Semantics count when you have to precisely communicate something to another person. For example, the definition of monopoly from the dictionary is not the same or particuliarly relevent to an economist or lawyer. A monopoly in those professions have criteria not covered by something as broad as "no competition."

From what I have seen, in my admittedly short time in IT security, is communication is enhanced when everybody on the team uses the same framework to discuss an incident or topic.

This is especially important when trying to teach someone. Go from one text in a class which has one way of defining terms and then walk into the next where the same terms are much more fluid and see how much confusion that creates. In most serious disciplines this doesn't happen at the introductory level.

Bill Sharrock

Richard Bejtlich said...

Regarding the last comment, I have to contrast it with what Keydet89 (Harlan) and Marcus said earlier. How can we expect real professions to take us seriously if we cannot agree on common definitions of foundational terms within our own supposed "profession?"

I think this discussion is healthy and I hope no one is getting too upset as a result. This is part of the process of forming consensus. Unfortunately I have yet to see anyone provide a compelling counterpoint to the multiple examples I have posted.

It is definitely not about "the military" even though they, as a true profession, have centuries of security experience. I believe law enforcement and counter-intel / counter-terrorism folks understand these definitions as well.

I have been a civilian for four years now, so I am certainly not following "what my commander says." :)

Richard Bejtlich said...

Bill Sharrock -- my last post would seem to address your comment. You snuck in before my last post. I was addressing 'Anonymous' above you. I agree with you, Bill.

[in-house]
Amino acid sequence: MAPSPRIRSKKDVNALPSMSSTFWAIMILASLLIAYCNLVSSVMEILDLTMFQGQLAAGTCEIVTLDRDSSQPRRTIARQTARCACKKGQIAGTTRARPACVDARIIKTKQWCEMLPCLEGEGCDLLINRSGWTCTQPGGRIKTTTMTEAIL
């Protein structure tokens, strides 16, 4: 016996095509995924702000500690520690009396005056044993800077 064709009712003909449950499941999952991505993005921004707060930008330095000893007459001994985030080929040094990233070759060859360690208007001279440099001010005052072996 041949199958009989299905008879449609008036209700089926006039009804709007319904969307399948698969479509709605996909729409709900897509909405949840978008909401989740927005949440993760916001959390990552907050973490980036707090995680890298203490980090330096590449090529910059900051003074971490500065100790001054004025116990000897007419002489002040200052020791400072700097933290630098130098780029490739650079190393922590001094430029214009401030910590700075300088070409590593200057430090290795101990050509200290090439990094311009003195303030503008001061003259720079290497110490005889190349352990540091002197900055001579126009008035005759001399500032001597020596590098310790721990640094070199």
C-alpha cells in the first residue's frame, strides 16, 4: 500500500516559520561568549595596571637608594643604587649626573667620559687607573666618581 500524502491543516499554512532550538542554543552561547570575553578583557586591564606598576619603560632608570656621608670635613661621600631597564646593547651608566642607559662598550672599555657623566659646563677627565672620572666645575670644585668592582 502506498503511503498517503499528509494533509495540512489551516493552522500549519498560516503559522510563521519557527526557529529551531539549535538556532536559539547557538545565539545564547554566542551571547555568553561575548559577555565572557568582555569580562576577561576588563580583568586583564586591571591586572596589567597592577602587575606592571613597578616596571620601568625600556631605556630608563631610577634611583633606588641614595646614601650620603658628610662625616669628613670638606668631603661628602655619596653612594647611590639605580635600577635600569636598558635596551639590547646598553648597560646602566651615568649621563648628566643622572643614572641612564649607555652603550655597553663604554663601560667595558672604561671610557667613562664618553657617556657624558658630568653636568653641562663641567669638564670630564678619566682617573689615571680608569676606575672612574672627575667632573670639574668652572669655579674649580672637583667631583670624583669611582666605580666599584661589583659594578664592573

Anonymous said...

Richard,

ITS A DESERT TOPPING AND A FLOOR WAX!!!

In all serious (and in the spirit of good debate), I do believe this is a question of semantics, because we are talking about the meaning of "vulnerability" and "threat" within the context of the English language (specifically in the vernacular of data security). That is the definition of semantics, meaning within language (according to a linguist I know). Interchanging "vulnerability" and "threat" can be logically correct or illogical depending on the situation and more importantly, perspective.

Logicaly, not all threats are vulnerabilities, but some vulnerabilities can certainly be threats...maybe not to an asset but to a process! Consider a Denial of Service vulnerability in a mission critical business application, that in turn is part of a critical business process. The condition (vulnerability) can be exploited either intentionally by a hacker (a party/threat) or by chance from a surge in network traffic (e.g. Cisco router crashes triggered by Slammer). In both cases, a condition (vulnerability) exists in an asset which is also a threat to a critical business process. At the tactical level there is a vulnerability, but it is still a strategic threat. An operations-level firewall technician might see a vulnerability to be fixed, whereas a security strategist sees hundreds of such vulnerable routers in an enterprise as a (potential) threat if certain conditions are met.

In other words, I think most people would agree that the two labels are not necessarily mutually exclusive. I believe Richard's argument is that they are, and I think that entirely depends on point of view (as Obi-Wan once said...).

Regarding my first post, perhaps AIDS is a poor analogy. Lets go with cancer as an example. Cancer is both a party/threat (i.e. a physical entity, a tumor or growth) as well as condition/vulnerability ("I have cancer"). One can die from the cancer itself (a threat to life) or from any one of many opportunistic infections (threats that exploit the condition of having cancer).